Having seen Petite Mort on YouTube many times it was fantastic to see it live. It's a very fragile piece at times, making you almost hold your breath to avoid breaking the spell, and I thought the ENB dancers pulled it off. To me, James Forbat and Ksenia Ovsyanick stood out.

 

I saw Le Jeune Homme et la Mort in the Petit triple bill a couple of seasons ago and was impressed by Jia Zhang then. She again played the role of death with an erotic intensity, matched by Putrov as an emotional artist. It was the first time I'd seen Putrov dance and was very impressed; his dancing had a controlled recklessness to it that seemed to fit the piece well.

 

Etudes was a showcase for the company and proved that under Rojo's reign the company are thriving. Tamara herself danced the lead female role and showed the audience exactly why she's one of the biggest names in ballet. Her initial solo sections were charming, her pas de deux beautifully musical, and then her later sections were just gobsmacking. Her first set of fouetté turns had every fourth fouetté staying en pointe (don't know if this is standard choreography for Etudes - never knew it was even possible!); she ended her first fouettés with (I think) a quadruple and her second set of fouettés with (again, I think) a quintuple - eking out one final turn with a cheeky smile. The whole company was in fine form, James Forbat again excelling in the men and dancers like Nancy Osbaldeston and Lauretta Summerscales standing out for the ladies.

 

A great triple bill and whilst the Coli wasn't exactly full, it got a rapturous reception. I was particularly pleased to see much younger audience than you usually get at a ballet. It certainly seems like ENB are trying to attract the twenty-somethings and it seems to be working (and they all seemed to thoroughly enjoy it!). 

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I am concerned that my late post after the show last night might come across as negative when I actually feel so positive about the Ecstasy and Death Triple Bill. After the dress rehearsal, four shows and (hurrah) one still to come I feel exhilarated by a company in really fine form across a range of repertoire. The strength in depth, which is quite extraordinary, is exemplified by the appearance of Ken Saruhashi (an Artist only 20 months into his career) substituting as the leading man in Etudes, firstly for Dmitri Gruzdyev and, last night alas, for Vadim Muntagirov. Guilherme Menezes, another substitute I believe and as junior as Ken, acquitted himself really well as the second man in two matinee casts. I agree with DavidW that Ksenia, Nancy and Laurretta shone among the younger women, as did Marize Fumero who joined last autumn from Cuba and, of course, Shiori Kase.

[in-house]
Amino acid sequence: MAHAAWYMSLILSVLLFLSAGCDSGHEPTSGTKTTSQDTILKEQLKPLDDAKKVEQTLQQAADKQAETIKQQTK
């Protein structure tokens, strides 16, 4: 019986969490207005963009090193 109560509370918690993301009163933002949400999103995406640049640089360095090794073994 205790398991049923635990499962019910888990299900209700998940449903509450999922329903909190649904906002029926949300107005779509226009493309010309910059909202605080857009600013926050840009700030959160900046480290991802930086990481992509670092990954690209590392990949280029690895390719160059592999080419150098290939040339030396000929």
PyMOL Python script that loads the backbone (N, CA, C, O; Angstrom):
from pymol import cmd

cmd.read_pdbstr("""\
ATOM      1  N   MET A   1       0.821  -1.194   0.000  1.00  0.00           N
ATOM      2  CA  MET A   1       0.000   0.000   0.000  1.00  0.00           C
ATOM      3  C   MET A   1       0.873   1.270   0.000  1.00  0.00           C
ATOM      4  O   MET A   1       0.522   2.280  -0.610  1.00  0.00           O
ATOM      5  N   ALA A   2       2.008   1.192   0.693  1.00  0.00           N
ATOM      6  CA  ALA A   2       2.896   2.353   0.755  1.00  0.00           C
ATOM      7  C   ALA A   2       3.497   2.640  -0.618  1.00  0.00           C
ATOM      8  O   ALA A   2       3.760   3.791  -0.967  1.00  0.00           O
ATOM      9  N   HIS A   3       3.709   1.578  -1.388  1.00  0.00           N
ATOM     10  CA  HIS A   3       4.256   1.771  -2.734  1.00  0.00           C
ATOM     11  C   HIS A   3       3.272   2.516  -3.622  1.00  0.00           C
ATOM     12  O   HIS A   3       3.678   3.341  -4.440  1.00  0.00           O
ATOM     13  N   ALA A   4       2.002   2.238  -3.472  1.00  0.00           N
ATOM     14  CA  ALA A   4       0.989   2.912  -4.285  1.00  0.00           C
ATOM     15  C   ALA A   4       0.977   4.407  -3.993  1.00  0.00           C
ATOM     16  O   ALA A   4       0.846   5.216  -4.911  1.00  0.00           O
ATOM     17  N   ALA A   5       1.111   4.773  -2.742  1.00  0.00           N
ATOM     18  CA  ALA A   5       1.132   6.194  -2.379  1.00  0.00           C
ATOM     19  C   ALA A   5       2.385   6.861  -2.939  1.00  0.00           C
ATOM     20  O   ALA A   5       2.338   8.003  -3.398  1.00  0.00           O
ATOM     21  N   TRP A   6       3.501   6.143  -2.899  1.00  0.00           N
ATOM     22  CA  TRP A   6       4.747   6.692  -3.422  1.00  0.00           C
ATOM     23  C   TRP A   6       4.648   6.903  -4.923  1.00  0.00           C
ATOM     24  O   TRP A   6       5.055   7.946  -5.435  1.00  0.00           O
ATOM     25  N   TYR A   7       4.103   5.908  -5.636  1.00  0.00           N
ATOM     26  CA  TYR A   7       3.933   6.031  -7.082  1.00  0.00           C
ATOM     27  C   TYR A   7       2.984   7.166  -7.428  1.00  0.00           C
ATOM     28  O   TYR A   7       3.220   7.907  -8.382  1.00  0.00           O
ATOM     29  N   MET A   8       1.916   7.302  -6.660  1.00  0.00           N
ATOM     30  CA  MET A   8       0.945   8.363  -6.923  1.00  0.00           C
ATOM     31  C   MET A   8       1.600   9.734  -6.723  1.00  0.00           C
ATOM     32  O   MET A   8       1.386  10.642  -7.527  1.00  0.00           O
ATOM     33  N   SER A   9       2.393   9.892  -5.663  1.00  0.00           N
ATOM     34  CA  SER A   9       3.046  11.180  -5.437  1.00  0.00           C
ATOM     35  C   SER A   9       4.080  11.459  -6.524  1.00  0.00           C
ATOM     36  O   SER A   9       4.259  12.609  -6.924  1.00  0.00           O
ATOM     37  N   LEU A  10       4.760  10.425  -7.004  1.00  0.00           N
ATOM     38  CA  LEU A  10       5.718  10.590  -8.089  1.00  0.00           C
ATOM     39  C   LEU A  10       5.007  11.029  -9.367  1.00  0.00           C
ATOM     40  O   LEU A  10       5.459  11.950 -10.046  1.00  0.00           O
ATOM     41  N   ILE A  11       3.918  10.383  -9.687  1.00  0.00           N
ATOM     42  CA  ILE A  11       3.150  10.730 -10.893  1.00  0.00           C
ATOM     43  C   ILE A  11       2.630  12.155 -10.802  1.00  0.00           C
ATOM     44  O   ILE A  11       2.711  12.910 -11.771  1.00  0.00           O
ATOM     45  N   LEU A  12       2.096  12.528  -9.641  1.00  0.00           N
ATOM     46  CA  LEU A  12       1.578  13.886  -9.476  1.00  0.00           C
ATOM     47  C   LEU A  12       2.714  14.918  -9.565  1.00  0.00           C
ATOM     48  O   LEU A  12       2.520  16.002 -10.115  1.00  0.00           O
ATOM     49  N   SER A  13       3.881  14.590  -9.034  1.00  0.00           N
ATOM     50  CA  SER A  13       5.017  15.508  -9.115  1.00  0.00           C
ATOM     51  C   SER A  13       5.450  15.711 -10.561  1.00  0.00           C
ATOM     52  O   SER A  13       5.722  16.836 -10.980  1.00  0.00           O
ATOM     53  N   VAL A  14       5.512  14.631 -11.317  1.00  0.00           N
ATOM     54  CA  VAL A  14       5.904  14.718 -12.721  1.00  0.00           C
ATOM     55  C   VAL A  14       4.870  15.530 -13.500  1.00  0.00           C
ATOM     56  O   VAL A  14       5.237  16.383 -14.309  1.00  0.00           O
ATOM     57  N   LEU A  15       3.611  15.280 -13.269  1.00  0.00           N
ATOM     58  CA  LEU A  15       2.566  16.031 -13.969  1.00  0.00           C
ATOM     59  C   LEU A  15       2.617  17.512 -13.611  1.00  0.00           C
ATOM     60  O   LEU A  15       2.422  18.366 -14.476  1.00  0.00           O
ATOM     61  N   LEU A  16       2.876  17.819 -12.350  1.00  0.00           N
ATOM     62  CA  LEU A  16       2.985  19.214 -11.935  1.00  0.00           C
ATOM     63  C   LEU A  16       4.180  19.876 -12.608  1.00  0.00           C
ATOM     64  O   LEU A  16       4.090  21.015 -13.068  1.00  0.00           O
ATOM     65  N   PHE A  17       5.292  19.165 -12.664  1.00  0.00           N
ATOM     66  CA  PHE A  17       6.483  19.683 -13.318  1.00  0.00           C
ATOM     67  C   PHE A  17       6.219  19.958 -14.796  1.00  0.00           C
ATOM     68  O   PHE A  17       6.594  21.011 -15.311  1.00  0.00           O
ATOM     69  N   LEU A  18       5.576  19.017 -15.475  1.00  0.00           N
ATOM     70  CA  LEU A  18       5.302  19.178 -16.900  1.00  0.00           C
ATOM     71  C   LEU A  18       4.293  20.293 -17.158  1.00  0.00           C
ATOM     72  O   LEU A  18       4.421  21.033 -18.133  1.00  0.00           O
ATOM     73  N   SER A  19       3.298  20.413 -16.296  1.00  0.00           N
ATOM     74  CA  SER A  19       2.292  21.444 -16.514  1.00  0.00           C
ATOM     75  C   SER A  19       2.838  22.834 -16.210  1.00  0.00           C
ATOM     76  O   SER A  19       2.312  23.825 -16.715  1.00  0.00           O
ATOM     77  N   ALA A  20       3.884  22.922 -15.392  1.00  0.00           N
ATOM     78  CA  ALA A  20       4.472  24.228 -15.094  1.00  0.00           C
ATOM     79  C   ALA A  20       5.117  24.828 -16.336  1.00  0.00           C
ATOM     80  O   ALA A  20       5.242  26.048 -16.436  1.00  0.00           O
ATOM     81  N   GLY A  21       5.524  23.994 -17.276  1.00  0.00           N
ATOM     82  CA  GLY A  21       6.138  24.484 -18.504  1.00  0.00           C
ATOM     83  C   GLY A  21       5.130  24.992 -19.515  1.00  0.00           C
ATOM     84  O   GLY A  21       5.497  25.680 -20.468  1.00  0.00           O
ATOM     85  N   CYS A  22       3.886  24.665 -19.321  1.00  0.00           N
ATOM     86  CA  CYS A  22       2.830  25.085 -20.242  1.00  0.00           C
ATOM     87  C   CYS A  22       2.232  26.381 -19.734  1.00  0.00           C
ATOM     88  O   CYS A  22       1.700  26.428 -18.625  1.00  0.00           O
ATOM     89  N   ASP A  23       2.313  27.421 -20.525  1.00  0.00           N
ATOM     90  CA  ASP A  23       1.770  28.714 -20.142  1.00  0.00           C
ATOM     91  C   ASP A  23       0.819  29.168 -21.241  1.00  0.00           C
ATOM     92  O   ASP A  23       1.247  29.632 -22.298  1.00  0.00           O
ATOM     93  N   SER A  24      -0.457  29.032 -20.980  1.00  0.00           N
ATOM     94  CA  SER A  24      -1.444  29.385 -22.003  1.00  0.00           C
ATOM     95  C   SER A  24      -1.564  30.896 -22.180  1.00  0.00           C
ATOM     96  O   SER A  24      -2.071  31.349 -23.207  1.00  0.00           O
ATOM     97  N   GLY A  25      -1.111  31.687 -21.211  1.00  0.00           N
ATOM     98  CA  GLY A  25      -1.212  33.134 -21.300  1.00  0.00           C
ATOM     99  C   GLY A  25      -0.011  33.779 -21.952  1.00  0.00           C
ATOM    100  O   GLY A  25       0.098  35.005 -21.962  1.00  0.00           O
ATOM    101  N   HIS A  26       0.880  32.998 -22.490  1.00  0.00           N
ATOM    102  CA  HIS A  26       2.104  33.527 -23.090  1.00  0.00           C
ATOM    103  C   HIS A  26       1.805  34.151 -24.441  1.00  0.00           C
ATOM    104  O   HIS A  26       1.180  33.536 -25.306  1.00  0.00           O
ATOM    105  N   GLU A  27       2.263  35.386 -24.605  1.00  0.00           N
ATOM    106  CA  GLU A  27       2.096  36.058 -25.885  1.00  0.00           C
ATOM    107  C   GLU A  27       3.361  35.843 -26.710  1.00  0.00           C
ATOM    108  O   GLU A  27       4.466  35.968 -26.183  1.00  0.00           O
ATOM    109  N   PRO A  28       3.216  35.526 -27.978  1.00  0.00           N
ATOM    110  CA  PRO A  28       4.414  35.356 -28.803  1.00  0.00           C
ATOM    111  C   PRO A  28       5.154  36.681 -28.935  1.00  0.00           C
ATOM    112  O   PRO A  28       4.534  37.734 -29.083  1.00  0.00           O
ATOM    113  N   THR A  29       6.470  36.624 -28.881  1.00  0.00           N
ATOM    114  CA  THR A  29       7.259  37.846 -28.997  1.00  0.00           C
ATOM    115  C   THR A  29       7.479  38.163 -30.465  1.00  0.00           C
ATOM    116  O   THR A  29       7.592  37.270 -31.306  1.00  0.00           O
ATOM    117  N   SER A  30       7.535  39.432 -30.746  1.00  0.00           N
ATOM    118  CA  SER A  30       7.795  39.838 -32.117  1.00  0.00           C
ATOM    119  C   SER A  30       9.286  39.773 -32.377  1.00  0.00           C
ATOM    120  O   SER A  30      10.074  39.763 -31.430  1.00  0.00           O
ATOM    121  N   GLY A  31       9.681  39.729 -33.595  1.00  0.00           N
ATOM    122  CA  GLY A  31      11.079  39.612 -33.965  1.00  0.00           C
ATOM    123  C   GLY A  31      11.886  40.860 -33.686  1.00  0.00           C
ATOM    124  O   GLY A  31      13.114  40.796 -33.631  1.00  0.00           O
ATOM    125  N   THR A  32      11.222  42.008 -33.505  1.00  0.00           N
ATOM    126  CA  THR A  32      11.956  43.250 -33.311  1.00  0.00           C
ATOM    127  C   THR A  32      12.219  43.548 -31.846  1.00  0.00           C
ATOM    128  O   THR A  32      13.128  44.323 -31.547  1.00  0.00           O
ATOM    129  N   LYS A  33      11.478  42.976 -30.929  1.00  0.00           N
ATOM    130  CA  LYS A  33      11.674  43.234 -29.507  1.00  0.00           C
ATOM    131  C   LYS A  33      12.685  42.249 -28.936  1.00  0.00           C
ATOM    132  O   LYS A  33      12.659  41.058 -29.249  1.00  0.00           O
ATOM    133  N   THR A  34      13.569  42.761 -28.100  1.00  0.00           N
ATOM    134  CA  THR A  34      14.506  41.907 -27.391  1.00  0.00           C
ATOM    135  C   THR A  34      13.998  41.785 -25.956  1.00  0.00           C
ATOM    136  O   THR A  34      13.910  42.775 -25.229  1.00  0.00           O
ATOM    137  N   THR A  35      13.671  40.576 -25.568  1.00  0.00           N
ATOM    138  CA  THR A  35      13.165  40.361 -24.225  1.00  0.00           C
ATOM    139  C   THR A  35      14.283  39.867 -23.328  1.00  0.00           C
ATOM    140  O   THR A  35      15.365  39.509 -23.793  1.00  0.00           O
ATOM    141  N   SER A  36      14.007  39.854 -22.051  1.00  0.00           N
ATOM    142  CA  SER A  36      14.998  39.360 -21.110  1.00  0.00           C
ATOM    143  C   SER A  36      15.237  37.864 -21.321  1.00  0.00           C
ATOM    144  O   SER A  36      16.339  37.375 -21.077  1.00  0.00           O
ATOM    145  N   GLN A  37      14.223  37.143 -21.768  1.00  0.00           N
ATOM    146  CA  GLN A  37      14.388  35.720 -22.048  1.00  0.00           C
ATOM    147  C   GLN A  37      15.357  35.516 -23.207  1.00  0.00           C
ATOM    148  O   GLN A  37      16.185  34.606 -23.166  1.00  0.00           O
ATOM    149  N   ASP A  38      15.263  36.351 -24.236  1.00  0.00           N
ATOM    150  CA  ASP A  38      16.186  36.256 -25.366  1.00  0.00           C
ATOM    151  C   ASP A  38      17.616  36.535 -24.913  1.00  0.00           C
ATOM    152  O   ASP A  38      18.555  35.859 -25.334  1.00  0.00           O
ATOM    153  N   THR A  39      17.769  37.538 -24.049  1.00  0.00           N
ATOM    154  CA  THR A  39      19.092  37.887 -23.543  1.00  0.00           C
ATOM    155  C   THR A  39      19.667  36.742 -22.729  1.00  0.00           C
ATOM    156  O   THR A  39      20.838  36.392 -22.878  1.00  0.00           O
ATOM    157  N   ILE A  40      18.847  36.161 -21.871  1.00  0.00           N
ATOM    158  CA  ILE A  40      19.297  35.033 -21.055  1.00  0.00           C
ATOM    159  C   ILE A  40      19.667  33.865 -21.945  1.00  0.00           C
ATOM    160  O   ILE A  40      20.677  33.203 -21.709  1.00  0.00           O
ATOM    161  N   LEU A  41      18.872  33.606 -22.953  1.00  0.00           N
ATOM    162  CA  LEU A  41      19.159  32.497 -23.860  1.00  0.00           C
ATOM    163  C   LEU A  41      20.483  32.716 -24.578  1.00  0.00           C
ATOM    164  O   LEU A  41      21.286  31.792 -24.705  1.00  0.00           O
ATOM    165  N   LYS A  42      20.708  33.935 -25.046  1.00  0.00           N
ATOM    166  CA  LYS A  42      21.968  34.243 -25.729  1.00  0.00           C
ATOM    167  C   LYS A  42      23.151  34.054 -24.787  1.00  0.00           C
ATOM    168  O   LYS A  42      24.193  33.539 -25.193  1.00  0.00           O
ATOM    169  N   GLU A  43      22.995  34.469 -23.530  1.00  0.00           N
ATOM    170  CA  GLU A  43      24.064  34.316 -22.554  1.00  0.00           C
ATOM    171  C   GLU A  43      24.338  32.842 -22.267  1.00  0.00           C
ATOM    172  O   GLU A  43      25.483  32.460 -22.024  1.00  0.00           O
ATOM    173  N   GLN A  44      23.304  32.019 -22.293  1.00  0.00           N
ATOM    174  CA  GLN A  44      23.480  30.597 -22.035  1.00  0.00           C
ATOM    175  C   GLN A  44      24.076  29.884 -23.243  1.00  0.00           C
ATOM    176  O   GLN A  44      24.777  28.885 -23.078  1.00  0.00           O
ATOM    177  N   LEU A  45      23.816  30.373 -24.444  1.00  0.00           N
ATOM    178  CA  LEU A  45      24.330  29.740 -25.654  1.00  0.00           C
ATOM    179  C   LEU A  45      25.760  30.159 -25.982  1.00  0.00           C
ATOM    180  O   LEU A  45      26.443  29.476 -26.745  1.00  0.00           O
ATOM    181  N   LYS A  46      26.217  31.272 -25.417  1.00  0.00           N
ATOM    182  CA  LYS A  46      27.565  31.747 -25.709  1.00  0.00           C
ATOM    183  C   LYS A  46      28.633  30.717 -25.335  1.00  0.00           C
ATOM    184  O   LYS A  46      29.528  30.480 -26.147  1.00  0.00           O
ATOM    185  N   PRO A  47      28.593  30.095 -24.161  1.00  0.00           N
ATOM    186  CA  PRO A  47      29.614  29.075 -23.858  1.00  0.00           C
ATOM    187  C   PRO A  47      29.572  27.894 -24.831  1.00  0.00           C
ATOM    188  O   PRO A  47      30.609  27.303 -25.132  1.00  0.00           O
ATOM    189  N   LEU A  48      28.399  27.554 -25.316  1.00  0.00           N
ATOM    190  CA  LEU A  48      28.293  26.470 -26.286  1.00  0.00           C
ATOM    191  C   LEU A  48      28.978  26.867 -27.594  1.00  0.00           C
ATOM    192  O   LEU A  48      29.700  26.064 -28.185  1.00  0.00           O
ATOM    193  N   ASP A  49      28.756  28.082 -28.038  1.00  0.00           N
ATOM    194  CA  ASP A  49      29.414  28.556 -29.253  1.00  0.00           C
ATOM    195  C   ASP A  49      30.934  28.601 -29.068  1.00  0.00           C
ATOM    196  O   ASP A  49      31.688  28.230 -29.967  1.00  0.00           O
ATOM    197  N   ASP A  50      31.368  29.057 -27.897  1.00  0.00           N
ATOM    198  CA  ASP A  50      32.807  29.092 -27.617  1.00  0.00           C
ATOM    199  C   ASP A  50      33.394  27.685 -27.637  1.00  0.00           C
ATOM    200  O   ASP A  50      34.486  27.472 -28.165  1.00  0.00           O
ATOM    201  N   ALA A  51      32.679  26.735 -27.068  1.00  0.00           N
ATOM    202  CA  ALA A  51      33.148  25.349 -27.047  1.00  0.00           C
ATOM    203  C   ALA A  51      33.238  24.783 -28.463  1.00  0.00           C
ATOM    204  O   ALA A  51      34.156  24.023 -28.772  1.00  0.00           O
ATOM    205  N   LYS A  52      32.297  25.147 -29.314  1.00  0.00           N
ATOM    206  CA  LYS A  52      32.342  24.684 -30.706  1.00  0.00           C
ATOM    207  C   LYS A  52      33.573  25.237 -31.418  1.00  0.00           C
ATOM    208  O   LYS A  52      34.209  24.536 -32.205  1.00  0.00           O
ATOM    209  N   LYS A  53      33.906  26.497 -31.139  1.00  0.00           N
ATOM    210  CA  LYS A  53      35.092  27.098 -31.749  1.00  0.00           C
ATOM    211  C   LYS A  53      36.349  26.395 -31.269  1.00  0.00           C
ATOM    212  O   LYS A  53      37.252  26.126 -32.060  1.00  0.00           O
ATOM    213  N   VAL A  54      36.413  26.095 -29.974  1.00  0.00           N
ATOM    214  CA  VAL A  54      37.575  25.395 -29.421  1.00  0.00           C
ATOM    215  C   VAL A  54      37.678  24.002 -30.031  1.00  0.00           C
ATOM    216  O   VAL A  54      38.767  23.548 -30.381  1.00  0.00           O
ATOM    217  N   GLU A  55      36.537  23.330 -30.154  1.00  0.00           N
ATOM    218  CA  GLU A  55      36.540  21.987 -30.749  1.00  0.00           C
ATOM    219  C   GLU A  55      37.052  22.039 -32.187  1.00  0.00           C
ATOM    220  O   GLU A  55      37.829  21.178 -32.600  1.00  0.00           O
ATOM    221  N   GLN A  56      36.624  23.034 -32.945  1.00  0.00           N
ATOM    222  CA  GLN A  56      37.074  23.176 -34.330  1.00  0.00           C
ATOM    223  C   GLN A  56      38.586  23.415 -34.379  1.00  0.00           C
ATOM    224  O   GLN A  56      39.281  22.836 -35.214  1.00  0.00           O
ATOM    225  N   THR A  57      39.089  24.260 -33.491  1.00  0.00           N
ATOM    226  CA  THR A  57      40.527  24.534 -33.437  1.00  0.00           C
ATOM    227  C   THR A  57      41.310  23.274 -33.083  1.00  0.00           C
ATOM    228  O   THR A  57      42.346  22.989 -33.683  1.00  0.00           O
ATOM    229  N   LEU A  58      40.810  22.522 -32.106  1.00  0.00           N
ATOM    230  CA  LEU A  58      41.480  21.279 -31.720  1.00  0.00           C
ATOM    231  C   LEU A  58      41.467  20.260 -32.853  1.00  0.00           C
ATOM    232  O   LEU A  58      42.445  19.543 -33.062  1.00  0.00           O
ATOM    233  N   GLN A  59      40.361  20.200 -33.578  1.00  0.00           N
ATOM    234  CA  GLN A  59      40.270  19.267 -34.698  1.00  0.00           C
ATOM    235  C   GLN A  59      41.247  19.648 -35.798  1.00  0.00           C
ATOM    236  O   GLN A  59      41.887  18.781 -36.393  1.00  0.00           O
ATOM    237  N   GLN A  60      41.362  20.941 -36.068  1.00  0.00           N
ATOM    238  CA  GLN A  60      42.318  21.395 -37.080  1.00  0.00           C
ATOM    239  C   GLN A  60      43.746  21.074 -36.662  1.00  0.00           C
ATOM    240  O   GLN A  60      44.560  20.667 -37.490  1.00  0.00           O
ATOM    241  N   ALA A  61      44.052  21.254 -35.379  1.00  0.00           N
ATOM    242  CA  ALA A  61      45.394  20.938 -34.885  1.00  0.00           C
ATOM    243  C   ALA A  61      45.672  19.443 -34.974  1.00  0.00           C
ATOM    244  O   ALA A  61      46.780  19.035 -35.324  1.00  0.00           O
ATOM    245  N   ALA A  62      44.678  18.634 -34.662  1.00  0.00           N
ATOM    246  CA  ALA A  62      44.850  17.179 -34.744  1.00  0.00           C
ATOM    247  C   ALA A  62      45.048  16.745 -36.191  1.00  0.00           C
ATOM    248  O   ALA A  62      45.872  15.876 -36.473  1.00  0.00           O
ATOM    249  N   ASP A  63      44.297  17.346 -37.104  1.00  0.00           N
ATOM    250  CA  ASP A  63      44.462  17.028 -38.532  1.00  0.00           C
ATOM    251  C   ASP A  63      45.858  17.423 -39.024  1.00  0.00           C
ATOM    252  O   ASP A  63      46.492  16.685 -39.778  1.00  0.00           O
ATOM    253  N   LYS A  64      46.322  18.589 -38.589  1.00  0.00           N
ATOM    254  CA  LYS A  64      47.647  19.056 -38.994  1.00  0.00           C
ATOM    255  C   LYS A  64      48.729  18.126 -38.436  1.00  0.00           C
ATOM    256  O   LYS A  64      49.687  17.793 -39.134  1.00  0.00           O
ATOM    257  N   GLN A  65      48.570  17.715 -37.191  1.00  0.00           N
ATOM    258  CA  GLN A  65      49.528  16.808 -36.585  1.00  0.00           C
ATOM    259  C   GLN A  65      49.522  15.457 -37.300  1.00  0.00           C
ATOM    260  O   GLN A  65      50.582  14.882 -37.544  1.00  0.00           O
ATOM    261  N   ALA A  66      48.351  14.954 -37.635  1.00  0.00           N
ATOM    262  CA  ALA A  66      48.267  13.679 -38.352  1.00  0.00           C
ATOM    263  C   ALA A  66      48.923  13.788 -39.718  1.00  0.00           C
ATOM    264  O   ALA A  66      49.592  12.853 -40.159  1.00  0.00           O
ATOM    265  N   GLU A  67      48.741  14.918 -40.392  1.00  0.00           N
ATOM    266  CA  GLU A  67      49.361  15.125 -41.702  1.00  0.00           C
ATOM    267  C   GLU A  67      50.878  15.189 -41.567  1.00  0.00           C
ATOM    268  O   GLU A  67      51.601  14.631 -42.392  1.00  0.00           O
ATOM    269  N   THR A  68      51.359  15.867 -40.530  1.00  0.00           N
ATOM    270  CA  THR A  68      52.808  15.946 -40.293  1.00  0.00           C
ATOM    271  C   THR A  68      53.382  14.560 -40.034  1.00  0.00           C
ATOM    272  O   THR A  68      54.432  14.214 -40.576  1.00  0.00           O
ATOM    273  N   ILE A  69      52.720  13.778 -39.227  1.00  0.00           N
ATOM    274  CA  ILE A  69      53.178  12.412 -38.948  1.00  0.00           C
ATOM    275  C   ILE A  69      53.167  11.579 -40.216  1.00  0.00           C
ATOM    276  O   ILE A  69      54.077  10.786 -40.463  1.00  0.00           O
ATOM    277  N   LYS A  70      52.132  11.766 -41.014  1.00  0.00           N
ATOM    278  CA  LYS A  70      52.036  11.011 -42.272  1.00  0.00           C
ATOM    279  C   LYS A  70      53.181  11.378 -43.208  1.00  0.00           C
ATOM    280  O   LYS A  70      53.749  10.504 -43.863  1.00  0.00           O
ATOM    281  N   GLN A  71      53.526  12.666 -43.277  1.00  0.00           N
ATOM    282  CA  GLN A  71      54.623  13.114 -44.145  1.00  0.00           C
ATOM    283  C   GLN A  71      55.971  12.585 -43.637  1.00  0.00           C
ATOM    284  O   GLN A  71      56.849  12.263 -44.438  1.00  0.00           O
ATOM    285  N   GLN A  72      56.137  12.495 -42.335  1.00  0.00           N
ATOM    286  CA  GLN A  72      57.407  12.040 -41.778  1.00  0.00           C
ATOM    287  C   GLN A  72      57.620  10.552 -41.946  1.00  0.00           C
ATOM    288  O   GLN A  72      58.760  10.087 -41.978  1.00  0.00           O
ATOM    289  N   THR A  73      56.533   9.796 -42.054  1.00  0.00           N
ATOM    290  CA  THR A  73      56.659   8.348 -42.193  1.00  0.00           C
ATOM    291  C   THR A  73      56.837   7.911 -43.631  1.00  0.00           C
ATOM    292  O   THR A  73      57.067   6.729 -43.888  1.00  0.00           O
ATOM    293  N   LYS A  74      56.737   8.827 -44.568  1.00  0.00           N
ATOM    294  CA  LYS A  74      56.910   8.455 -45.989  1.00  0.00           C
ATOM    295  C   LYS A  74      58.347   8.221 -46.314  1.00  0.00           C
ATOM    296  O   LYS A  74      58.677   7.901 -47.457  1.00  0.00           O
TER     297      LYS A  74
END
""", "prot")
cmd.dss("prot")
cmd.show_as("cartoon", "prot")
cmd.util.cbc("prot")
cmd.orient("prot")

I am so pleased for ENB that the programme has been so enthusiastically received and hope that the company will be able to sustain its innovative intentions. The timing of this run of shows - after many weeks of ballet at the Coli - clearly did not help the ticket sales but, surely, ENB needs to scrutinise its marketing. I have been given several leaflets for Boston Ballet outside the theatre this week. Nothing was being handed out to audiences about E & D over the fore-running weeks. Or, perhaps, if people will come for, say, £20 but not for £40 - £60, there is a message there worth heeding?

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I am so pleased for ENB that the programme has been so enthusiastically received and hope that the company will be able to sustain its innovative intentions. The timing of this run of shows - after many weeks of ballet at the Coli - clearly did not help the ticket sales but, surely, ENB needs to scrutinise its marketing. I have been given several leaflets for Boston Ballet outside the theatre this week. Nothing was being handed out to audiences about E & D over the fore-running weeks. Or, perhaps, if people will come for, say, £20 but not for £40 - £60, there is a message there worth heeding?

 

One thing that I was completely unaware of until yesterday was that ENB (and most visiting companies to the Coli) offer student standby tickets on the day of performance. I had originally planned to buy the cheapest ticket available (£8 or so - student budget!) but ended up paying £15 for a standby ticket that put me in the Dress Circle. Obviously this means that ENB didn't make the full £65 on the seat I used, but they doubled what they would have made from me. It seems like if they are aiming to attract a young audience they need to publicise offers like this. Perhaps something like offering £20 tickets for under-30's would be a good idea? Sure, offers are costly to a company, but discounted tickets are better than empty seats (of which, unfortunately there seemed to be quite a lot of in the Dress Circle last night).